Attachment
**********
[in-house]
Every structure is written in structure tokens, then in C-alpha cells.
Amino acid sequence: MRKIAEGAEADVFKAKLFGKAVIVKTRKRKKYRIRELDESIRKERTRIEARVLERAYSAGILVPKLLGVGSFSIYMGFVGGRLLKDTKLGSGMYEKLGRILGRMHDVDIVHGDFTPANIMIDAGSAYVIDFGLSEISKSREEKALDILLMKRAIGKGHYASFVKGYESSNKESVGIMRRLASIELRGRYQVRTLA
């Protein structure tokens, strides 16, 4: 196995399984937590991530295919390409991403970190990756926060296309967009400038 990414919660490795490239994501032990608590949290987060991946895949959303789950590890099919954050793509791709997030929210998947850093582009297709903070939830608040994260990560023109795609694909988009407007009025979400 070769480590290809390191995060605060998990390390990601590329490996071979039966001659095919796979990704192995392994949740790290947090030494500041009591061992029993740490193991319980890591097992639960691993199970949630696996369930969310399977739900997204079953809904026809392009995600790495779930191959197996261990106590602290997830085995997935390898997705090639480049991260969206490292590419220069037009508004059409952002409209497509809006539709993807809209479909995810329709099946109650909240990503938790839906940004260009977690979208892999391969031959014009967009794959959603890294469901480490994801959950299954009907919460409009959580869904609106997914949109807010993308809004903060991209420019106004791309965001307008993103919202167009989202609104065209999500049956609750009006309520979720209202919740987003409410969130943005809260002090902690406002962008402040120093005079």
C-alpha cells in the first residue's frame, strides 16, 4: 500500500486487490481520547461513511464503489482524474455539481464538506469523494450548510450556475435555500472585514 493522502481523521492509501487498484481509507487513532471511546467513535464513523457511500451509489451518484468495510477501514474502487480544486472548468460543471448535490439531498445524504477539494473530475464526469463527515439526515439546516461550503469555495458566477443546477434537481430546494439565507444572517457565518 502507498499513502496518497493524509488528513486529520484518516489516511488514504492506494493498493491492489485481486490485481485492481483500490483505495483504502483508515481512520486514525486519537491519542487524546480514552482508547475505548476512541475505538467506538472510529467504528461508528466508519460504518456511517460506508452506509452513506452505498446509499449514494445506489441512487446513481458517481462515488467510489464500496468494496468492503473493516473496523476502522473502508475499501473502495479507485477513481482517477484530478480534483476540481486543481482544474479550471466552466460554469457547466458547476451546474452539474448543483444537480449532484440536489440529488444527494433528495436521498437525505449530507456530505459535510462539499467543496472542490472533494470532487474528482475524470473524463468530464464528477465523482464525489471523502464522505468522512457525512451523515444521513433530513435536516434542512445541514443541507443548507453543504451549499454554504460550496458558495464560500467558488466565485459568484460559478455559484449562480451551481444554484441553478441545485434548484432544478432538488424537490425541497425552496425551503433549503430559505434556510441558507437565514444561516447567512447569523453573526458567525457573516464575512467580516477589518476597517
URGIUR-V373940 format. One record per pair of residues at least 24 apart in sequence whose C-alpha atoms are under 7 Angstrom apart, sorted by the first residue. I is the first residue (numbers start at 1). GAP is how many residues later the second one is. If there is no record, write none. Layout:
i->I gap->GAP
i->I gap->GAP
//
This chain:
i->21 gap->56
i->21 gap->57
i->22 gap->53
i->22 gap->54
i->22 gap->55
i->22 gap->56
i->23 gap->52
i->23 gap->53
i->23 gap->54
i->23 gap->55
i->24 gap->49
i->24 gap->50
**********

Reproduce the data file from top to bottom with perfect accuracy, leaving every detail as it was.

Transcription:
[in-house]
Every structure is written in structure tokens, then in C-alpha cells.
Amino acid sequence: MRKIAEGAEADVFKAKLFGKAVIVKTRKRKKYRIRELDESIRKERTRIEARVLERAYSAGILVPKLLGVGSFSIYMGFVGGRLLKDTKLGSGMYEKLGRILGRMHDVDIVHGDFTPANIMIDAGSAYVIDFGLSEISKSREEKALDILLMKRAIGKGHYASFVKGYESSNKESVGIMRRLASIELRGRYQVRTLA
């Protein structure tokens, strides 16, 4: 196995399984937590991530295919390409991403970190990756926060296309967009400038 990414919660490795490239994501032990608590949290987060991946895949959303789950590890099919954050793509791709997030929210998947850093582009297709903070939830608040994260990560023109795609694909988009407007009025979400 070769480590290809390191995060605060998990390390990601590329490996071979039966001659095919796979990704192995392994949740790290947090030494500041009591061992029993740490193991319980890591097992639960691993199970949630696996369930969310399977739900997204079953809904026809392009995600790495779930191959197996261990106590602290997830085995997935390898997705090639480049991260969206490292590419220069037009508004059409952002409209497509809006539709993807809209479909995810329709099946109650909240990503938790839906940004260009977690979208892999391969031959014009967009794959959603890294469901480490994801959950299954009907919460409009959580869904609106997914949109807010993308809004903060991209420019106004791309965001307008993103919202167009989202609104065209999500049956609750009006309520979720209202919740987003409410969130943005809260002090902690406002962008402040120093005079």
C-alpha cells in the first residue's frame, strides 16, 4: 500500500486487490481520547461513511464503489482524474455539481464538506469523494450548510450556475435555500472585514 493522502481523521492509501487498484481509507487513532471511546467513535464513523457511500451509489451518484468495510477501514474502487480544486472548468460543471448535490439531498445524504477539494473530475464526469463527515439526515439546516461550503469555495458566477443546477434537481430546494439565507444572517457565518 502507498499513502496518497493524509488528513486529520484518516489516511488514504492506494493498493491492489485481486490485481485492481483500490483505495483504502483508515481512520486514525486519537491519542487524546480514552482508547475505548476512541475505538467506538472510529467504528461508528466508519460504518456511517460506508452506509452513506452505498446509499449514494445506489441512487446513481458517481462515488467510489464500496468494496468492503473493516473496523476502522473502508475499501473502495479507485477513481482517477484530478480534483476540481486543481482544474479550471466552466460554469457547466458547476451546474452539474448543483444537480449532484440536489440529488444527494433528495436521498437525505449530507456530505459535510462539499467543496472542490472533494470532487474528482475524470473524463468530464464528477465523482464525489471523502464522505468522512457525512451523515444521513433530513435536516434542512445541514443541507443548507453543504451549499454554504460550496458558495464560500467558488466565485459568484460559478455559484449562480451551481444554484441553478441545485434548484432544478432538488424537490425541497425552496425551503433549503430559505434556510441558507437565514444561516447567512447569523453573526458567525457573516464575512467580516477589518476597517
URGIUR-V373940 format. One record per pair of residues at least 24 apart in sequence whose C-alpha atoms are under 7 Angstrom apart, sorted by the first residue. I is the first residue (numbers start at 1). GAP is how many residues later the second one is. If there is no record, write none. Layout:
i->I gap->GAP
i->I gap->GAP
//
This chain:
i->21 gap->56
i->21 gap->57
i->22 gap->53
i->22 gap->54
i->22 gap->55
i->22 gap->56
i->23 gap->52
i->23 gap->53
i->23 gap->54
i->23 gap->55
i->24 gap->49
i->24 gap->50